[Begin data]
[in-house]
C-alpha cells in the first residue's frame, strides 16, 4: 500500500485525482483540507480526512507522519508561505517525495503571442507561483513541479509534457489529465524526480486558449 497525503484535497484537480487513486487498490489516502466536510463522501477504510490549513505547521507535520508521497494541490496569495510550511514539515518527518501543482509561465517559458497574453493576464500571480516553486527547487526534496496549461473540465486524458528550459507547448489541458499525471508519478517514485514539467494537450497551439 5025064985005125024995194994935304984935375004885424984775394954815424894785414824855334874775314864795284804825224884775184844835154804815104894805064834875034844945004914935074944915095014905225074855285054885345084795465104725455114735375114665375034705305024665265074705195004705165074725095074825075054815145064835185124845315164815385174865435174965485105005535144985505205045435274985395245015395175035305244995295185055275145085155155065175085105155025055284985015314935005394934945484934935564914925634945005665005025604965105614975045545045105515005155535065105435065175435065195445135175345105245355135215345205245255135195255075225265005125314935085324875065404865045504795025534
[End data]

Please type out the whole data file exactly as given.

[in-house]
C-alpha cells in the first residue's frame, strides 16, 4: 500500500485525482483540507480526512507522519508561505517525495503571442507561483513541479509534457489529465524526480486558449 497525503484535497484537480487513486487498490489516502466536510463522501477504510490549513505547521507535520508521497494541490496569495510550511514539515518527518501543482509561465517559458497574453493576464500571480516553486527547487526534496496549461473540465486524458528550459507547448489541458499525471508519478517514485514539467494537450497551439 5025064985005125024995194994935304984935375004885424984775394954815424894785414824855334874775314864795284804825224884775184844835154804815104894805064834875034844945004914935074944915095014905225074855285054885345084795465104725455114735375114665375034705305024665265074705195004705165074725095074825075054815145064835185124845315164815385174865435174965485105005535144985505205045435274985395245015395175035305244995295185055275145085155155065175085105155025055284985015314935005394934945484934935564914925634945005665005025604965105614975045545045105515005155535065105435065175435065195445135175345105245355135215345205245255135195255075225265005125314935085324875065404865045504795025534